AOA joined us on our Hit Subscribe podcast to talk headless architecture.

Headless is a term that is gaining traction in the ecommerce industry, but one that many find hard to understand. We sat down with Scott Knight, Founder and CEO at Alpha Omega Agency (AOA), on season three of our Hit Subscribe podcast to learn more about what headless means and the impact it will have on the future of ecommerce. 

Key takeaways

  • The headless commerce model is gaining momentum, offering fast site speed and design flexibility.
  • Merchants looking to set themselves apart from their competitors should consider going headless.
  • Ecommerce stores utilizing headless architecture enjoy easy scalability and increased access for their customers.

Introducing AOA

AOA is an agency all about innovation—and they’ve focused on headless because it is where ecommerce is headed (no pun intended). Scott described their agency as obsessed with performance. They’re committed to building digital products that will help their clients succeed in big ways, and they’re able to do so with a team of developers leveraging modern technologies and powerful experiences. This gives their design team the flexibility to create incredible user experiences, helping their clients boost revenue in the process. 

AOA's website shows screenshots of websites their team has worked on, including Goop and Billboard.
AOA boasts a diverse portfolio of clients—offering them design, product, and technical expertise.

Defining headless

To get started, let’s define what headless means. As Scott mentioned, headless has become an ecommerce buzzword, but a lot of people don’t actually know what it is.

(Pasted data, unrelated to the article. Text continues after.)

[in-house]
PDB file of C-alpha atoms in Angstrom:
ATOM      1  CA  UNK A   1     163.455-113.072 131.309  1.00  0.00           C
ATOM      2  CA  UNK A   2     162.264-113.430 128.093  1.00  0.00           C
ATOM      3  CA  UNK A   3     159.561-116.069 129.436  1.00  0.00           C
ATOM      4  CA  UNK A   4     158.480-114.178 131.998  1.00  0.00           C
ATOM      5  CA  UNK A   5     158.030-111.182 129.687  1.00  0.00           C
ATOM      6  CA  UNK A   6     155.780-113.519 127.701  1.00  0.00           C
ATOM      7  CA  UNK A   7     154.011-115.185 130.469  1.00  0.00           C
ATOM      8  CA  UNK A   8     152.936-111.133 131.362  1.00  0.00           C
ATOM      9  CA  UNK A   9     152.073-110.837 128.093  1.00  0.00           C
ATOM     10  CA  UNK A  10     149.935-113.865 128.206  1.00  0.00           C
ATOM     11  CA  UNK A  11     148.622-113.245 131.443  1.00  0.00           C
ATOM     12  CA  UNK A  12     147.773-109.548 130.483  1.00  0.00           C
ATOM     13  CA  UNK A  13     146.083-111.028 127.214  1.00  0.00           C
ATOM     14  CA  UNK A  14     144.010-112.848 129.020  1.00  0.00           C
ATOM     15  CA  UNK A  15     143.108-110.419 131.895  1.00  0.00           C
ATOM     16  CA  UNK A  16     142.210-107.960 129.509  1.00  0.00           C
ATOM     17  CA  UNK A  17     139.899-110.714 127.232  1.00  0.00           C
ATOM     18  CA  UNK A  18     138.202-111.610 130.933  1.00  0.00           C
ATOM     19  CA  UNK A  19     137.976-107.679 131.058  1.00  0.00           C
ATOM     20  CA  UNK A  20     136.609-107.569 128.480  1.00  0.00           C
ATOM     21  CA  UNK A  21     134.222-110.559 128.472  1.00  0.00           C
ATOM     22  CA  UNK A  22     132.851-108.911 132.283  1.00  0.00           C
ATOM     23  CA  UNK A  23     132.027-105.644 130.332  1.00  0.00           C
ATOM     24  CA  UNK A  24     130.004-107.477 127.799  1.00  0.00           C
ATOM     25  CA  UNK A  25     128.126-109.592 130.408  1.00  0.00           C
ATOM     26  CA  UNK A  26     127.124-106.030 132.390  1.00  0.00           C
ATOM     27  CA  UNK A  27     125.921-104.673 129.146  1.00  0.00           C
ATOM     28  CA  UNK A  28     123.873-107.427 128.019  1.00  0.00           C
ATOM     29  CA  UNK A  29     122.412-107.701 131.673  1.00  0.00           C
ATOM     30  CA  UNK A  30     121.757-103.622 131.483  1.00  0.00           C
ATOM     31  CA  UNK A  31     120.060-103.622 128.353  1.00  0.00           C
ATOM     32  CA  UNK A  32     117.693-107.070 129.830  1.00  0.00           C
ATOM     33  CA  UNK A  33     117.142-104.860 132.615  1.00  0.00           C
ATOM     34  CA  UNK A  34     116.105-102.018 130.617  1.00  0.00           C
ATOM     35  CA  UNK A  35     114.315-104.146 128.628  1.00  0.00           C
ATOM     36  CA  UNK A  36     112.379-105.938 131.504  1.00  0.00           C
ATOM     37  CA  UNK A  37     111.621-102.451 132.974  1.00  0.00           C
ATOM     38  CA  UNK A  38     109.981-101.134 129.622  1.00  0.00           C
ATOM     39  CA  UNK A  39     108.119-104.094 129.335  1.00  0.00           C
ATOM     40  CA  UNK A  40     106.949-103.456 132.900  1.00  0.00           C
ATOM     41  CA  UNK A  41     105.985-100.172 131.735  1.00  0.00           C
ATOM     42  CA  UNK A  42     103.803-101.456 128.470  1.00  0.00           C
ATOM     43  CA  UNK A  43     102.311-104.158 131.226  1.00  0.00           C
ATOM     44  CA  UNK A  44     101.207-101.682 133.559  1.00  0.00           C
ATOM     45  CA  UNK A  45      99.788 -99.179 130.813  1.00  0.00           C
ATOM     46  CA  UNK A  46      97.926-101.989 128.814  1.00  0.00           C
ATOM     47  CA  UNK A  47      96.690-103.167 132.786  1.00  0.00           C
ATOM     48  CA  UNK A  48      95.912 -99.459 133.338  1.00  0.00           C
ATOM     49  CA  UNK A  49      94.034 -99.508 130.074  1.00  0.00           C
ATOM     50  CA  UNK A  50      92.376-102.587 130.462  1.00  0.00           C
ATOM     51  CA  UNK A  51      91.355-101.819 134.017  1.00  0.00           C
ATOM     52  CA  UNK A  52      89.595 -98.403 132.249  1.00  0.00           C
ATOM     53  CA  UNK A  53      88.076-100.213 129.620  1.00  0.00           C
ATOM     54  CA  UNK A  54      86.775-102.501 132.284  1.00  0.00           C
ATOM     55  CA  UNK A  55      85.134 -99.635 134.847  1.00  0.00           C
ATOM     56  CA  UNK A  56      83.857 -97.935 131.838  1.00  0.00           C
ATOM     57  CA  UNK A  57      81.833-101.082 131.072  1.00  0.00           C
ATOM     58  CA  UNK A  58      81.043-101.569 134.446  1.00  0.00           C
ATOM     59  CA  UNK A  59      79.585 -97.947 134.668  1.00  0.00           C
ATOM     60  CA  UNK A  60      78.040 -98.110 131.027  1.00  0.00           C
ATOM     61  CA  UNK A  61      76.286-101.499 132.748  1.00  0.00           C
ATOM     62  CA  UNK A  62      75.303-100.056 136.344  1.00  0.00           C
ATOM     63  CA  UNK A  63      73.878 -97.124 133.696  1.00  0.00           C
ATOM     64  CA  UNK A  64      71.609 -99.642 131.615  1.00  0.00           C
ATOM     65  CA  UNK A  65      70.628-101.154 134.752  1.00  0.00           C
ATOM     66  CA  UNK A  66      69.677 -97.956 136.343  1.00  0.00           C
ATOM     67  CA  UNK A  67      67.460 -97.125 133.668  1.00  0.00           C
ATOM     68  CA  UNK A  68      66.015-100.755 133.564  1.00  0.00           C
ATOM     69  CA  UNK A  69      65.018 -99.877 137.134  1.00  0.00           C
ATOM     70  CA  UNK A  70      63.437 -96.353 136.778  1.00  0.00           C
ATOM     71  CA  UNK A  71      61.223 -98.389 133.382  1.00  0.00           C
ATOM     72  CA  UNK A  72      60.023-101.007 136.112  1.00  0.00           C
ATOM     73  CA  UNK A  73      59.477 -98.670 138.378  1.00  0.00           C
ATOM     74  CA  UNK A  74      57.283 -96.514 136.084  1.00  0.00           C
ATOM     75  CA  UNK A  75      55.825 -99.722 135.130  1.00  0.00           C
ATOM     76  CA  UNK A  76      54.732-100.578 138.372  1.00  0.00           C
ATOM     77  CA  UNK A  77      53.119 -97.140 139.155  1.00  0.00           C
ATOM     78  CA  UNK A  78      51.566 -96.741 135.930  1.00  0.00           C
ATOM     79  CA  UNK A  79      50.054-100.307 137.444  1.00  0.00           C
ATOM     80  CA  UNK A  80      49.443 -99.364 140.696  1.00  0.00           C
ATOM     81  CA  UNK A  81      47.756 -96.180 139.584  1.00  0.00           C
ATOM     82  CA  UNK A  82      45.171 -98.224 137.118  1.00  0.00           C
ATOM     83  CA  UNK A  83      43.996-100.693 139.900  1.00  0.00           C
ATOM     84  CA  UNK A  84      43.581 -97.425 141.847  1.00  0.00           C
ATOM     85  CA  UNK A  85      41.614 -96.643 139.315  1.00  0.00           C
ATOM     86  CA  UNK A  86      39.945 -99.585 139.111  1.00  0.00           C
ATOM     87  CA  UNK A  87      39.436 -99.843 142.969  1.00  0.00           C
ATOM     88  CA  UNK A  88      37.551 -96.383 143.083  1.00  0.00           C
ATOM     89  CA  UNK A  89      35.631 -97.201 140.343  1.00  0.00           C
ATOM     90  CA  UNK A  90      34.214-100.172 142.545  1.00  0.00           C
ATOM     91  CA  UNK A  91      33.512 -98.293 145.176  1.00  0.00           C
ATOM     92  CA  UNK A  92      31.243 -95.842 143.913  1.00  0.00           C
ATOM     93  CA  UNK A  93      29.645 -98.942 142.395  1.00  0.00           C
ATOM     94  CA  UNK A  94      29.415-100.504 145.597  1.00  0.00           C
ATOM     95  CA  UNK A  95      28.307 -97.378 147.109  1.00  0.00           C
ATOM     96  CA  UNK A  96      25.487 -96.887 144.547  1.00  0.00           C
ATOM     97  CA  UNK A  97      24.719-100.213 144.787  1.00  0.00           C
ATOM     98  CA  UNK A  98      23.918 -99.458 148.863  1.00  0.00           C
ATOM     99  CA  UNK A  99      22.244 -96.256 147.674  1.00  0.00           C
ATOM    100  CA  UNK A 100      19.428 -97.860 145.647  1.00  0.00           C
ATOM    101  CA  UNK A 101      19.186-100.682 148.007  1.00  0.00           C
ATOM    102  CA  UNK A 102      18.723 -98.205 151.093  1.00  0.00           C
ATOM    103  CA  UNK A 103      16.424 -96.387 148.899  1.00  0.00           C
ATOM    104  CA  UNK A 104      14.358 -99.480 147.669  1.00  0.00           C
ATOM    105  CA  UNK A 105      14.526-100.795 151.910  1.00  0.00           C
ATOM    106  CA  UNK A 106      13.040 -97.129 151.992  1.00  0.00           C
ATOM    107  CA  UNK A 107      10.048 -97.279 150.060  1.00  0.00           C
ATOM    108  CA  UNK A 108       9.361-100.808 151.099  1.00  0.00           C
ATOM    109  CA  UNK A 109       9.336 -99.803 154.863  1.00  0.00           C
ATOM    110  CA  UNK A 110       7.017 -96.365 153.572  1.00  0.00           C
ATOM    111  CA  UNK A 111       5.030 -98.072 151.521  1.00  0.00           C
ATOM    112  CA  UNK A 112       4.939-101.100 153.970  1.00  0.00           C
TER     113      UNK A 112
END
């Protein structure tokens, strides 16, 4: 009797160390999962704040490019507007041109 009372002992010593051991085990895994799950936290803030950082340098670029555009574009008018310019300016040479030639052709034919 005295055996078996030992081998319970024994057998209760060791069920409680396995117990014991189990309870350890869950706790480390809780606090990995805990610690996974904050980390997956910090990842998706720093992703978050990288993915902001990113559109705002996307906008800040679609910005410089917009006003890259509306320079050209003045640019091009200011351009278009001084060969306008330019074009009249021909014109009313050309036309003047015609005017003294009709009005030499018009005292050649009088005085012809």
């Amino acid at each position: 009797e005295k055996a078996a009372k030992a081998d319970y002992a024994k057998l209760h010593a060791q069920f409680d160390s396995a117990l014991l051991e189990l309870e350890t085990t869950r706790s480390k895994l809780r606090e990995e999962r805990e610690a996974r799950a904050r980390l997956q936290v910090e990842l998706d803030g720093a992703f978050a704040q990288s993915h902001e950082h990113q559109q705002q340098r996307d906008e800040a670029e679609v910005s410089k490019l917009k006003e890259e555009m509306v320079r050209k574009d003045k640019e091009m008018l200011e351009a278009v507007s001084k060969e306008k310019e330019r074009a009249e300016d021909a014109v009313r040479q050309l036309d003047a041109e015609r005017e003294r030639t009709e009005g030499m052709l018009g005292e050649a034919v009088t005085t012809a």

It’s the separation of the consumer-facing side of the application from the backend.” 

–Scott Knight, Founder and CEO at AOA

In other words, headless commerce means that the brand’s frontend system is decoupled, or separated, from the backend system. This is different from traditional platforms, where the front and backends are intertwined—meaning it’s hard to edit pieces of the code without interfering with the user experience. 

Benefits of headless

So, why are ecommerce brands switching to a headless architecture? It gives merchants the freedom to create a seamless customer experience, with full control over customization. If you visit AOA’s website, you can learn more about the benefits of headless, such as:

  • Lighting fast performance
  • Offline access
  • Built for scale
  • Amplified conversions
AOA's website shows an iPhone with an example website, along with text.
AOA’s website has a real-life example of a headless website, showing how smoothly the site runs as well as the benefits of headless architecture.

Why the shift to headless?

With the rapid growth of ecommerce in the United States over the last few years, merchants are increasingly looking for ways to set themselves apart from their competitors. Shifting to headless can speed up their site—helping them to offset the cost of customer acquisition by increasing conversion rates. 

Scott commented on the huge shift to online that happened in 2020, and how ecommerce continues to grow year after year. This growth has accelerated competition, and customer acquisition costs have increased to 50% in the last year. 

“Brands are hyper-focused on providing a really unique experience to differentiate themselves from that increase in competition, but also on performance…And there’s really nothing better that can help with that than speeding up your site.” 

–Scott Knight, Founder and CEO at AOA

For merchants that want to stay a cut above, going headless is the natural next step. 

The pillars of headless architecture

To better understand the benefits of headless commerce, it’s important to know what makes it unique from traditional platforms. Below we’ll explore the various ways headless can improve your user experience, as Scott identified on the podcast. 

1. Speed